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Almost famous

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Almost famous

Post by Blamhappy on Sun Apr 01, 2012 3:18 pm

Hi everyone  Very Happy


I really enjoy writing (as you've probably noticed from my lengthy posts on the boards). To date, I have written:





  • A sitcom


 

  • A series of children's books


 

  • Erotic fiction


 

  • An idea for a second sitcom


 

  • A book about my experiences of the film and television industry


 
 
 
It's not a long list, but I am proud of it nonetheless. None of the above has been produced or published, despite attempts. Getting a book published is virtually impossible. Getting a TV programme made is even harder! So... why not pick one of the above and post it on this forum in the form of a blog?


I know what you're all thinking: that the obvious choice is the erotic fiction! Ha! No such luck!


I've decided to serialise the last on the list: the book about my "extra" work. It was sent to four publishers about a year ago. If you search for books about extra work, there are very few, and all are short manuals. Therefore, I thought there was a chance that I would at least capture the interest of a publisher, even if they told me that the legal implications of revealing confidential information from film and television sets would be too risky. There's certainly a gap in the market, but maybe there's a good reason for that! Who knows? They don't give reasons when they turn you down.


So, this blog is the serialisation of ALMOST FAMOUS: THE GLAMOROUS LIFE OF FILM & TV EXTRAS


I won't be copying the entire book over because some sections really do work only as a book. It won't entertain everyone - indeed, it might be that no one on this forum is sufficiently interested to read it - but it's nice that it won't be stuck here on my laptop for eternity!
 
 
 
 
 

If you do read this blog, I hope you enjoy! Helen x
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ALMOST FAMOUS: THE GLAMOROUS LIFE OF FILM & TV EXTRAS. PROLOGUE.

Post by Blamhappy on Sun Apr 01, 2012 3:32 pm

PROLOGUE
(or, “WHAT THIS BOOK’S ABOUT”, because “prologue” sounds boring)




By the way, this book, as well as being for my family who are always proud of me whatever part-time, minimum wage job I’m doing at any given moment, is for all the SAs I’ve met on the most boring, coldest, wettest, sweatiest, most interesting, most bizarre, funniest and most awe-inspiring of film and TV sets. SAs are fabulous people - by their very nature, they’re interesting, friendly, up for anything and slightly more insane than the average person.

The book might also entertain (or upset)
some of the crew members and stars I have encountered.



I was told by a wise person that I ought to state fairly early on what this book actually is because you’ll see from the “Contents” that it’s a tad topsy turvy. Is it an instruction manual for newbie extras? Is it my autobiography? Is it stories about famous people? Is it an insight into the wonderful world of showbusiness? Well, it’s all of the above really....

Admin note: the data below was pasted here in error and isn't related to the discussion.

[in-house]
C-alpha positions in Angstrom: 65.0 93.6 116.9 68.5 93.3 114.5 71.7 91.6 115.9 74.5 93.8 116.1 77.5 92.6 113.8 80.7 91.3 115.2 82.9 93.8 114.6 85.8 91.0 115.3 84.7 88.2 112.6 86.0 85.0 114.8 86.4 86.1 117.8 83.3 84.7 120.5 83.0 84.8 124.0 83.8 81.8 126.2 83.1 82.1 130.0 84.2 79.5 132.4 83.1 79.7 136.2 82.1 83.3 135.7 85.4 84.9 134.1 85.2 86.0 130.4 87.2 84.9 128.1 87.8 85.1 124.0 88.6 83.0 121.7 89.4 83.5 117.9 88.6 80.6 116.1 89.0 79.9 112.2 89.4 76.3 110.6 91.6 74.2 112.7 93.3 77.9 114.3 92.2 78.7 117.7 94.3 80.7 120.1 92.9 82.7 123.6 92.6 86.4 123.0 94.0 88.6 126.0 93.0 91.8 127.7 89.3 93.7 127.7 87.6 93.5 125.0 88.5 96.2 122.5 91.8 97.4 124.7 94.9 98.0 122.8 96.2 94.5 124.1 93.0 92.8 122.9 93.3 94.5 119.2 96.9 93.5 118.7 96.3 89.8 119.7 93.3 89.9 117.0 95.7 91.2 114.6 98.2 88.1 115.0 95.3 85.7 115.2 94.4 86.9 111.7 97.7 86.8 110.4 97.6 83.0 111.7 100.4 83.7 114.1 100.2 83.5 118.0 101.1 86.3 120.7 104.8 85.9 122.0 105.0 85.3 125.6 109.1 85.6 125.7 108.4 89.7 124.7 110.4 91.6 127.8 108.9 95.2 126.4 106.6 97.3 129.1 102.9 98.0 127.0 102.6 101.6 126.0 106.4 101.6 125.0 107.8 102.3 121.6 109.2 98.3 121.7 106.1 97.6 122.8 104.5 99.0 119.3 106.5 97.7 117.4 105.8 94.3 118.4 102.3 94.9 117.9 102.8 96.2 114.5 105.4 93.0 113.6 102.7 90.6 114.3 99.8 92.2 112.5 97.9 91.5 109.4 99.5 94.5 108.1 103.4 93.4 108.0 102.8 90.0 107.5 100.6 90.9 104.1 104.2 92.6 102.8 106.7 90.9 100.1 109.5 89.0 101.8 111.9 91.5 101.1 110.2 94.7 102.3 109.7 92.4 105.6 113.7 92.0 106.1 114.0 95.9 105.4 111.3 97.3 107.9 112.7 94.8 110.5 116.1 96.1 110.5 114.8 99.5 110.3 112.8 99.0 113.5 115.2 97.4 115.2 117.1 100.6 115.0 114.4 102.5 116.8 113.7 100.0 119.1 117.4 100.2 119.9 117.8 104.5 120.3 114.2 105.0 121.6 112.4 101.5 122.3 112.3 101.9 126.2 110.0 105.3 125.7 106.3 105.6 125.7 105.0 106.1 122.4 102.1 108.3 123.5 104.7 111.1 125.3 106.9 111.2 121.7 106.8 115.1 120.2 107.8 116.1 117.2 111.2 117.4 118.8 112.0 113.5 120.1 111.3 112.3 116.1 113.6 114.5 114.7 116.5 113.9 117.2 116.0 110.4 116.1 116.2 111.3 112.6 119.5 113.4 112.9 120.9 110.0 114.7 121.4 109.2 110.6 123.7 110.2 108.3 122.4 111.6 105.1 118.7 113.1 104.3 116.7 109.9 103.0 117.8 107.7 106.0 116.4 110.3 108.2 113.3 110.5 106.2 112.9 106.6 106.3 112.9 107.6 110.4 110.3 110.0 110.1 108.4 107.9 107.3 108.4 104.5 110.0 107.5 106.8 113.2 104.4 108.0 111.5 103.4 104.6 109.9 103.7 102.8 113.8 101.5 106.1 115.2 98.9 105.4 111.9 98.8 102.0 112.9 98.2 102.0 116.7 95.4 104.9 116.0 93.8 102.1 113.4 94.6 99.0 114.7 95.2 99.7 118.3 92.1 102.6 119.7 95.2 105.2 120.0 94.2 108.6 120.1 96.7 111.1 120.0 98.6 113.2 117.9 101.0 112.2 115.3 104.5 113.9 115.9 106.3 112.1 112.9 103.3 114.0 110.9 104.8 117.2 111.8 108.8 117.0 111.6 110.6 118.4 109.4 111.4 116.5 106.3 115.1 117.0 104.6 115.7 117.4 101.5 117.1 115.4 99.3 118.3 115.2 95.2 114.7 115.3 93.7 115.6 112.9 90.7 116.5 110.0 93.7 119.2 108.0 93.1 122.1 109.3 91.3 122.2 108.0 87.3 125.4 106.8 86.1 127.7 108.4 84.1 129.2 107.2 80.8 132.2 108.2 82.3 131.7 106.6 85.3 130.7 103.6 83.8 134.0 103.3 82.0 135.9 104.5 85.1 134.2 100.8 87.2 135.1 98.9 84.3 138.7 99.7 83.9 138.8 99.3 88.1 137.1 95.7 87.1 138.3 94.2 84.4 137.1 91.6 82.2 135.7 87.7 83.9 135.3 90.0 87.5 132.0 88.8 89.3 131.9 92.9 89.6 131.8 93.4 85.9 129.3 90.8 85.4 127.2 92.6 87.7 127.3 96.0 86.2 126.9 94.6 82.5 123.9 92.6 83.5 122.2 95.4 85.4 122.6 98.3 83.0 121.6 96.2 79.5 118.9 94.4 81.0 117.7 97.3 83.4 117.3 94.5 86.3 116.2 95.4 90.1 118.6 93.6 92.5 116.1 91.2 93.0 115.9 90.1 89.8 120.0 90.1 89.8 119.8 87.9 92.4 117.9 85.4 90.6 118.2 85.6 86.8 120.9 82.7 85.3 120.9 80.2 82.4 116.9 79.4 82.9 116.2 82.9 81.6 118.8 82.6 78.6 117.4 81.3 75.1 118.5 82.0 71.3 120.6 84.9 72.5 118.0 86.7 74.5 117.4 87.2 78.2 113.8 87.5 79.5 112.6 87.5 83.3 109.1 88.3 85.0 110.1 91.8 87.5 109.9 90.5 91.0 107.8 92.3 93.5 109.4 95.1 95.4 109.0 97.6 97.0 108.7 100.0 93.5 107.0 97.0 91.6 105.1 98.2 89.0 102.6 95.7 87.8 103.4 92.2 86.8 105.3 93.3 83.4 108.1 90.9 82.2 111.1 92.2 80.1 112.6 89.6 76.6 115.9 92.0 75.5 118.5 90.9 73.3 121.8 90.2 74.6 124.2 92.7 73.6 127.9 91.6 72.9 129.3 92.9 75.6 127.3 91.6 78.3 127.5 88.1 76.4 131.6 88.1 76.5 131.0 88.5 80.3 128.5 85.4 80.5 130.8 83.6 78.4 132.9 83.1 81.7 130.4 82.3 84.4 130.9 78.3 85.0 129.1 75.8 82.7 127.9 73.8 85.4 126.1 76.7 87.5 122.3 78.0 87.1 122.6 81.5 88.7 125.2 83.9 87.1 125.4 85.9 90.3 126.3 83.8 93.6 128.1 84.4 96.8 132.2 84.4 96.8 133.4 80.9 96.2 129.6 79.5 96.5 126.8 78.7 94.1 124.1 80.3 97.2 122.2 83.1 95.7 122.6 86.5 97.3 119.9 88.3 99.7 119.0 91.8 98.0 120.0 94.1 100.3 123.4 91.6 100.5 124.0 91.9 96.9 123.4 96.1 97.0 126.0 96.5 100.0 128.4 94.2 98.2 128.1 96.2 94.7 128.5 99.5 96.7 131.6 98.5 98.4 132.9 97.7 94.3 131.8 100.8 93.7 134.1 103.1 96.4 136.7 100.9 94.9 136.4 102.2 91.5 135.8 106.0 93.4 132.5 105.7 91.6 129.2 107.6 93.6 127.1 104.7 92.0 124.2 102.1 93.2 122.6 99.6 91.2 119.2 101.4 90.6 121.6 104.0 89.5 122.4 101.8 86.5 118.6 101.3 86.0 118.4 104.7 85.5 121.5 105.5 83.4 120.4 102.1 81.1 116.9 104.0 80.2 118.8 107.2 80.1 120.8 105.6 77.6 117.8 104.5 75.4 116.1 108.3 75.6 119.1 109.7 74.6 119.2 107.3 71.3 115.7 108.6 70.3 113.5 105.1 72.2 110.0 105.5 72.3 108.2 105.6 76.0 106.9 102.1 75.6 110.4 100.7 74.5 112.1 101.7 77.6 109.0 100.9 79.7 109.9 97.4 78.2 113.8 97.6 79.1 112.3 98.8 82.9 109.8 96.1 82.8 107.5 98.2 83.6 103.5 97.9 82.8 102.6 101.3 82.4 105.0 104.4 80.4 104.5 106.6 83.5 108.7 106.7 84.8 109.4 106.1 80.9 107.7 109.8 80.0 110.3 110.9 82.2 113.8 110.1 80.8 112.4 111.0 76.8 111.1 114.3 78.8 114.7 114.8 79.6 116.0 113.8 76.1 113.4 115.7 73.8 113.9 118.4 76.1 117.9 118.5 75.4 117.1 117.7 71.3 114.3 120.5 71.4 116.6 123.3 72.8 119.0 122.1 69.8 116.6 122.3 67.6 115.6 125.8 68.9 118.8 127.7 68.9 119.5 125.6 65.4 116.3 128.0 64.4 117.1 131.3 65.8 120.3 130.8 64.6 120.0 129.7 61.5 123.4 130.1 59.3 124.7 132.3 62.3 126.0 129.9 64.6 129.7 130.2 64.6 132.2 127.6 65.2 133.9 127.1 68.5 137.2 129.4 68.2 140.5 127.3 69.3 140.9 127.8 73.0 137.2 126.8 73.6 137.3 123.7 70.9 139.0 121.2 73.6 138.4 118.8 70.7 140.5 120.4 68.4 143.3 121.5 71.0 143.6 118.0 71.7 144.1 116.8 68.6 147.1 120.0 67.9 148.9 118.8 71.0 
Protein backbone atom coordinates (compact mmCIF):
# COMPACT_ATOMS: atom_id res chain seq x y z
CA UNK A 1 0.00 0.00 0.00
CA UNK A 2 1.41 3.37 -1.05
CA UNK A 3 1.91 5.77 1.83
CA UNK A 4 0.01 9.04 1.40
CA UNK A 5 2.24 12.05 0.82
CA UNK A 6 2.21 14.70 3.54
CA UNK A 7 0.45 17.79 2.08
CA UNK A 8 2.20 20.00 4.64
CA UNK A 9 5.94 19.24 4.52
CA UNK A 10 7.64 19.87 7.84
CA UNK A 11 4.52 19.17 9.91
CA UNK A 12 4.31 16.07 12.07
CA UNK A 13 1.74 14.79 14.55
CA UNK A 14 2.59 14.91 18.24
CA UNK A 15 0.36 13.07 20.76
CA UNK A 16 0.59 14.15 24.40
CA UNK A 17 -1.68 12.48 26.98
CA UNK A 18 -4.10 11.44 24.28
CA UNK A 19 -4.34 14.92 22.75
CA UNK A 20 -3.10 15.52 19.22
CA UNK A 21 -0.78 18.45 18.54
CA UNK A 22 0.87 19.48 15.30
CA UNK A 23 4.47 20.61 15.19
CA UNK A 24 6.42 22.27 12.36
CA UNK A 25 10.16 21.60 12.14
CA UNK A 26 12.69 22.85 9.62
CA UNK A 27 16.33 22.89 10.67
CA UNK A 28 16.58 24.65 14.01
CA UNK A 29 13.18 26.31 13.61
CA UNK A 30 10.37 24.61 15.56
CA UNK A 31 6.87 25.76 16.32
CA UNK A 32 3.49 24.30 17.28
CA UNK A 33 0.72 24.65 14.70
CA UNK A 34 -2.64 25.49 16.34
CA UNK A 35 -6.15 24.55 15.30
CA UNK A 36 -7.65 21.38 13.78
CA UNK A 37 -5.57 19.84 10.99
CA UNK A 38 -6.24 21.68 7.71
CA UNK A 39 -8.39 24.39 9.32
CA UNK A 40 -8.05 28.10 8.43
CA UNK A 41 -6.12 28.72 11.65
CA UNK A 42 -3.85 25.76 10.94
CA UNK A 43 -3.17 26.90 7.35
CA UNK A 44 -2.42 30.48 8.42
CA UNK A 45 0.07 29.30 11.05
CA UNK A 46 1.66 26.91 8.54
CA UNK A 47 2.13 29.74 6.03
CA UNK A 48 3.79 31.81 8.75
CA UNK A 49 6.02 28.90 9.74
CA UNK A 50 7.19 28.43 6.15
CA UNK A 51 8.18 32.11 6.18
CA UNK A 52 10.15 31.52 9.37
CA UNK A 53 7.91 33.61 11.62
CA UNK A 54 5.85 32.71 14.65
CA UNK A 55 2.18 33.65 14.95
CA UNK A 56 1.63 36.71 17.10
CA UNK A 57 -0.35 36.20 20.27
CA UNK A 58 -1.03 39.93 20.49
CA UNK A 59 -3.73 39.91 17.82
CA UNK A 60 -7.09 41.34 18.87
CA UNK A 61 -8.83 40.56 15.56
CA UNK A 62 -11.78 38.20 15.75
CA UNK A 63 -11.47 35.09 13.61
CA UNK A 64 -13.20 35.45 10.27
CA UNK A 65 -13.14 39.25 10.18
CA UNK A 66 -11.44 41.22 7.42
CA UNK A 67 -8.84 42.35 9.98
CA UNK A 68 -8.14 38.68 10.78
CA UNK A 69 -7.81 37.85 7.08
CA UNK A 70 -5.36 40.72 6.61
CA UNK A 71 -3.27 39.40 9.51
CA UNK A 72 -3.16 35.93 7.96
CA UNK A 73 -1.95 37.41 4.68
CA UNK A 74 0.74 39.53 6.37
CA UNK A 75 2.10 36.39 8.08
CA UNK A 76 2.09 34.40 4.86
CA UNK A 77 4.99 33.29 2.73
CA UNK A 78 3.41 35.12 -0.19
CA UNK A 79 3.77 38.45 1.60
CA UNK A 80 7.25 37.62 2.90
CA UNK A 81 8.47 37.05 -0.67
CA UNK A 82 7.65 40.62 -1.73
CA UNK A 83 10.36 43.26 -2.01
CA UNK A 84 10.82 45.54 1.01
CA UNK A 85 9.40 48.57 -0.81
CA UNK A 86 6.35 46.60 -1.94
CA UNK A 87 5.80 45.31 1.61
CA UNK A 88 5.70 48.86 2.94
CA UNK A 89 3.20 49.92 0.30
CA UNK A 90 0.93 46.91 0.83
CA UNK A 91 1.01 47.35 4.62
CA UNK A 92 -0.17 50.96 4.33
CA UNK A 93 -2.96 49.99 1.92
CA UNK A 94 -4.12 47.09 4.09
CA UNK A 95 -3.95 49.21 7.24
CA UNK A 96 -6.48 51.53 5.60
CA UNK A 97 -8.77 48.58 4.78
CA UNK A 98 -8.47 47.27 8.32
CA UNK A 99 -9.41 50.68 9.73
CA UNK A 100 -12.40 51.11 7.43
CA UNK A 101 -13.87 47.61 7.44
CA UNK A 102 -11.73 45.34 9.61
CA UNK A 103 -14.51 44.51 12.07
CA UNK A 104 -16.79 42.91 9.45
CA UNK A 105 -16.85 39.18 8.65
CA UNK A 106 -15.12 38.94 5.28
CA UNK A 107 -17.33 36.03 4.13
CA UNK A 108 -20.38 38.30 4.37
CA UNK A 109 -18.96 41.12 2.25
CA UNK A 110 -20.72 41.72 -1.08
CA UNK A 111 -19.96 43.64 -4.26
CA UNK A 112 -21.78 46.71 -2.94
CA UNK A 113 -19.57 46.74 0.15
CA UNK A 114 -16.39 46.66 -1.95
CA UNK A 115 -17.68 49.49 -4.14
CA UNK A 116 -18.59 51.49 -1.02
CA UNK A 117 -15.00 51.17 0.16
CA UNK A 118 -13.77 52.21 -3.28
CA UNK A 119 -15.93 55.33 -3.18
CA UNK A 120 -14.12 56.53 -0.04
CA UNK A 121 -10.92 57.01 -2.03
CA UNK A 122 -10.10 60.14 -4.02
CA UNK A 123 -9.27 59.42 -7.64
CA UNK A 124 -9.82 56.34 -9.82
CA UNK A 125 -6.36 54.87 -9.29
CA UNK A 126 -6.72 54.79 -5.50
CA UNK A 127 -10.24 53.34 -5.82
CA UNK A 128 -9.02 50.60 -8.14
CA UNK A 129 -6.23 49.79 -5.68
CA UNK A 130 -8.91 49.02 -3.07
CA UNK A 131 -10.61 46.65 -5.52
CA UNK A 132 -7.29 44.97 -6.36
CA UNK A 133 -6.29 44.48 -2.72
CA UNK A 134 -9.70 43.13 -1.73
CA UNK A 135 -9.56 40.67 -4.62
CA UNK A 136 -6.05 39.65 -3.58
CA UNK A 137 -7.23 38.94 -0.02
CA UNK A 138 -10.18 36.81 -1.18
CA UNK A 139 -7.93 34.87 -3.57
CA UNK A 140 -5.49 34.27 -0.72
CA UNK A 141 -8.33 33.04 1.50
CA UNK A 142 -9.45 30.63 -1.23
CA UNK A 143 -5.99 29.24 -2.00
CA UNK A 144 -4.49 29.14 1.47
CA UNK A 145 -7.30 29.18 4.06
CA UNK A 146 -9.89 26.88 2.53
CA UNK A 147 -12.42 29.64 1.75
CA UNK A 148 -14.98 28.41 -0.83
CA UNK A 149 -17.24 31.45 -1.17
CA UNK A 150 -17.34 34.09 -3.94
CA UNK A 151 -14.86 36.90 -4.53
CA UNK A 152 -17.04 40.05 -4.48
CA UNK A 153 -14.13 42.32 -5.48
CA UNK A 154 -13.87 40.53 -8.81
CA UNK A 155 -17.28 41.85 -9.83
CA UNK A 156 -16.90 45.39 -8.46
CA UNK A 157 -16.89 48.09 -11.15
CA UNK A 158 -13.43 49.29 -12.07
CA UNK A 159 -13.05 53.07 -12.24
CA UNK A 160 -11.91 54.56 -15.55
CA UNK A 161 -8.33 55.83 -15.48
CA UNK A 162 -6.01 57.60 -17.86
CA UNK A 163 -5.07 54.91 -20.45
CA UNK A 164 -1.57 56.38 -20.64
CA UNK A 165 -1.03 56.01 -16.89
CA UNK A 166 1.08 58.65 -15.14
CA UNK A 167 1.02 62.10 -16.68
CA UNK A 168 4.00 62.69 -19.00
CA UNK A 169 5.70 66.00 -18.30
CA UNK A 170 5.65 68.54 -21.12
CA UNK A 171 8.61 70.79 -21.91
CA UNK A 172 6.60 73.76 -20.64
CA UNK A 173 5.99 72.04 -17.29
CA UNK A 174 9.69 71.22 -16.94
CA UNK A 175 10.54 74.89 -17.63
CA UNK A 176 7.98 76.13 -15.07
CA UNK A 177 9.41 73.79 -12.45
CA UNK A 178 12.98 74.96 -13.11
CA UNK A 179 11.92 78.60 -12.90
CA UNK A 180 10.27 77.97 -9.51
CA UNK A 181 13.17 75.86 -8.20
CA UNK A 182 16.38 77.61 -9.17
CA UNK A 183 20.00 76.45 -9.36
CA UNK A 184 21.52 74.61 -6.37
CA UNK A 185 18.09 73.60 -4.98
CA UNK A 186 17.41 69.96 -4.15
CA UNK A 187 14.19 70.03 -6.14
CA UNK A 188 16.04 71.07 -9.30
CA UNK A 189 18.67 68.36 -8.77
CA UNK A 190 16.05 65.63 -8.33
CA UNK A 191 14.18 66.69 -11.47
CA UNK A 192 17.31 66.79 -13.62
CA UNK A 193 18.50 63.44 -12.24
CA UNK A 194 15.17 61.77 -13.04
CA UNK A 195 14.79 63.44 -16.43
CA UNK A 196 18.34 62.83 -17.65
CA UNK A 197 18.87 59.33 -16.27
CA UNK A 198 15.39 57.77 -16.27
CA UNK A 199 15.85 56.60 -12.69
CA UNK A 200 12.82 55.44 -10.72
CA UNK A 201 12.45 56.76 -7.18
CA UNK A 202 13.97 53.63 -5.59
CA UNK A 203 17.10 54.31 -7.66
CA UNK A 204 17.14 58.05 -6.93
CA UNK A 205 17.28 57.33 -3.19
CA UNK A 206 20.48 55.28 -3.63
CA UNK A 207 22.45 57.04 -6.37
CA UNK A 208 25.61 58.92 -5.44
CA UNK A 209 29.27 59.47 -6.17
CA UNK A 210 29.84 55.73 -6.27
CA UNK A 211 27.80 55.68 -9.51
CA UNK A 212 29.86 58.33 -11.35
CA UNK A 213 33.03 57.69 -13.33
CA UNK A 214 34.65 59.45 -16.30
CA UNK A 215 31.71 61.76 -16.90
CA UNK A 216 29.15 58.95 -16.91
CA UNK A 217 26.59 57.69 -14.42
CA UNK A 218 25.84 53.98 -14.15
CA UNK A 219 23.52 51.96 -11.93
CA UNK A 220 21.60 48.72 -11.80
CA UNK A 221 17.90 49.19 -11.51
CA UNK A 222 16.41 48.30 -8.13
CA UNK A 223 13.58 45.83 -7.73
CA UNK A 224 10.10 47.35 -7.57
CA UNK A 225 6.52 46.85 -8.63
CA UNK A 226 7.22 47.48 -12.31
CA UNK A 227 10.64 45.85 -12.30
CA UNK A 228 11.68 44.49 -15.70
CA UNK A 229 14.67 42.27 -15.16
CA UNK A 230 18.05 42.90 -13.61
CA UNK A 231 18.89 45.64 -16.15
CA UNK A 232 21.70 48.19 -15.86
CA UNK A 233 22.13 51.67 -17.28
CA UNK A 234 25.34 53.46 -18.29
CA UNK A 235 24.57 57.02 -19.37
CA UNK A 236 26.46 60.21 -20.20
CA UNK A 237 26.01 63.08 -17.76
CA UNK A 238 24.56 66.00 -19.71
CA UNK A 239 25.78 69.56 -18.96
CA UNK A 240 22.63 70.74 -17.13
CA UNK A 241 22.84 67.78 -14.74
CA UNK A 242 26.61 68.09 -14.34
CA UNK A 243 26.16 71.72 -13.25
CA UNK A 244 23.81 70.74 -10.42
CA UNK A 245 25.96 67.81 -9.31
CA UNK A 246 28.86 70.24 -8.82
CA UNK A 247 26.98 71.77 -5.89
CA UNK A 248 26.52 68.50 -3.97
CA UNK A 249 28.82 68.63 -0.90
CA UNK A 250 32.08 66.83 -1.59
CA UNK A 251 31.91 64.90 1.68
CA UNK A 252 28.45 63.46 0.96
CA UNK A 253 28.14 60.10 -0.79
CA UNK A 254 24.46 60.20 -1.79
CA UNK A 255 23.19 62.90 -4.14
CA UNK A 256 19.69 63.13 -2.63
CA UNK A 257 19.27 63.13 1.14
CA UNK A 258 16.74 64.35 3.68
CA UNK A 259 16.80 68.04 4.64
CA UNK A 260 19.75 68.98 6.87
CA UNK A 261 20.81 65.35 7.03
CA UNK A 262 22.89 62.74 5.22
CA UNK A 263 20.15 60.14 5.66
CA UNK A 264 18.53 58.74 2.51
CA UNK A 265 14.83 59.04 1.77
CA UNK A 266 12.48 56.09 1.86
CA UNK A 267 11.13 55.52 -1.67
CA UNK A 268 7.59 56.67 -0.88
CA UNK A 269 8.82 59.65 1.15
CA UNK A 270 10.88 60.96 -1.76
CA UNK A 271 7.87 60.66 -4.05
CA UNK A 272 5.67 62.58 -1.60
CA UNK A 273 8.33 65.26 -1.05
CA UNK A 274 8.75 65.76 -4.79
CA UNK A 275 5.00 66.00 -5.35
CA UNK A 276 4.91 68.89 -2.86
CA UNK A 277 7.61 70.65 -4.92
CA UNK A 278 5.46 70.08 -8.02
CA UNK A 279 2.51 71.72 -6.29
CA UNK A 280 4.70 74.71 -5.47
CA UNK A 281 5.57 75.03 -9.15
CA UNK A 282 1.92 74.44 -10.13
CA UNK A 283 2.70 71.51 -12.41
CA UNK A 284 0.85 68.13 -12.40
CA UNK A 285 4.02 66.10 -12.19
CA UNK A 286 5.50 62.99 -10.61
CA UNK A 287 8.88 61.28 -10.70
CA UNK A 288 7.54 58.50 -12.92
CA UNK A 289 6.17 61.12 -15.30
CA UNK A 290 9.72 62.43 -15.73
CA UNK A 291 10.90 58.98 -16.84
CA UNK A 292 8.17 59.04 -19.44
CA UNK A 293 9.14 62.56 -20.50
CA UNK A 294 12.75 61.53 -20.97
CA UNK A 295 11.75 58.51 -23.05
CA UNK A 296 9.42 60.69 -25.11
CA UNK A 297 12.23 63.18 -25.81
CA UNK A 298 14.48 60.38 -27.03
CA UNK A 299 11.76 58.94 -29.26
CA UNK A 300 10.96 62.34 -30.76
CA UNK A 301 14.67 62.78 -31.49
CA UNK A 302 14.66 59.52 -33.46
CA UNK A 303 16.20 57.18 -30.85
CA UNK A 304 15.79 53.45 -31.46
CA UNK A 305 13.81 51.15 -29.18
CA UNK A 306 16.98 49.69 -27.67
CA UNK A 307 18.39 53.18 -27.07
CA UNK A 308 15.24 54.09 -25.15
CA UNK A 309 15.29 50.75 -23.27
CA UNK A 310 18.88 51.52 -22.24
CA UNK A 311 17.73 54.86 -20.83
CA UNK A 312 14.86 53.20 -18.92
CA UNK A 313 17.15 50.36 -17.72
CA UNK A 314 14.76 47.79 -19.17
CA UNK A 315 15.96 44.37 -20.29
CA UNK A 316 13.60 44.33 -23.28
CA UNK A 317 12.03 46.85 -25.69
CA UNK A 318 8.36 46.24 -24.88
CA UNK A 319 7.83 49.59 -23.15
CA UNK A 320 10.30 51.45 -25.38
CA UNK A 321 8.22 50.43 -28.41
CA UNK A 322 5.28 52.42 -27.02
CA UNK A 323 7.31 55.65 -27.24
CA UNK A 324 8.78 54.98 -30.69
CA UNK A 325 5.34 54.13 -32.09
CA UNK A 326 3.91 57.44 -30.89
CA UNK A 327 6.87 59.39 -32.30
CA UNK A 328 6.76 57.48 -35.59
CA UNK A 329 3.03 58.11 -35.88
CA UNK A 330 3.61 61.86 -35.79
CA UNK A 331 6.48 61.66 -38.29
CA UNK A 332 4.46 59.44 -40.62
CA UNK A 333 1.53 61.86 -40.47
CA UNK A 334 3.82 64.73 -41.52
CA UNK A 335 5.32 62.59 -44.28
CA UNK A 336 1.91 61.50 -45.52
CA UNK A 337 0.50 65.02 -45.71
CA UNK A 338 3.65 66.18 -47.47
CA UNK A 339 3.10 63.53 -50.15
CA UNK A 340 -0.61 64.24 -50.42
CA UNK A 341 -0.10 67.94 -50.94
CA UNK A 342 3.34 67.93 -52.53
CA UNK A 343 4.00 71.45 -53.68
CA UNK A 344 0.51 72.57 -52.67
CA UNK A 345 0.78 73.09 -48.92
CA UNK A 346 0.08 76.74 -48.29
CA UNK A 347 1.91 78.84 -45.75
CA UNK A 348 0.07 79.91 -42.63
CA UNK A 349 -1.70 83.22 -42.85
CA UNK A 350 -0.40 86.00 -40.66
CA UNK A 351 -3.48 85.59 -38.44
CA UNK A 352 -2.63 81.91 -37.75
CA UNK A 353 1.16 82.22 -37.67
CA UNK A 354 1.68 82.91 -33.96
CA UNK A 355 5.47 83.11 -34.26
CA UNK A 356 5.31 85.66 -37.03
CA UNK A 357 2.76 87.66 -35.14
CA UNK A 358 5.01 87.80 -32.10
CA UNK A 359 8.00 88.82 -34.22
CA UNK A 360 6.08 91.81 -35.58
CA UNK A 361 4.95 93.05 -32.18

• An extras’ instruction manual would be less of a book and more of a pamphlet, so there’s some informative stuff here, but only a necessary amount.

  • My complete autobiography would be boring to everyone except my mum, so only the good bits are here.

  • There are, indeed, lots of anecdotal stories about famous people.

  • I believe that the book, read as a whole, gives a pretty good insight into the strange world of showbusiness.



…and, even though I’ve split it into two clear sections (“how-to” type-thing, and “all about my journey” type-thing), there’s no rule as to the order in which you should read it. So, there you have it - this book is just about the right amount of everything you could possibly want to know about real-life extras, and as fast-paced as I could possibly make it without inducing dizziness.


It’s weird being an extra. It’s sort of a job, but not really; it doesn’t feel like work, yet it can be very tiring and require lots of effort; we’re often privy to gossip on celebs, but can’t really do anything with it, so it’s sort of pointless knowing it; we get a bit star struck quite frequently, yet at the same time, realise over and over that the stars are actually pretty normal and not as pretty (or tall) in real life; many of us have absolutely no intention of becoming famous, yet get a rush of excitement when the camera’s right in front of us for a few seconds or, even better, we get to say a word in a television drama; we often complain to each other about being treated badly, yet rave about the fact that we’re extras to anyone who’ll listen..


Lots of paradoxes, and lots of oddities in our world of limbo. Perhaps what fascinates people so much about the concept of extras is that we’re sort of the non-famous, but deeply embedded, elements of the glamorous world of showbiz and there’s a buzz about us. I suppose some might say that we get to have all the fun without the hassle. Ricky Gervais exploited this conundrum to great effect in Extras (BBC). You’ll be hearing more about that later.


I have no gripes with being called an "extra", by the way. Some do, but I don't, so the term will be used, non-disparagingly, a few times in this book. I’ll refer to us as “SA”s mostly though (mainly because reading “extra” a million times over would be irritating and confusing). This stands for “Supporting Artiste”, which is the posh, official name for an extra, and the term that you will see on the agency websites should you decide that you want to be one or fancy having a nosy.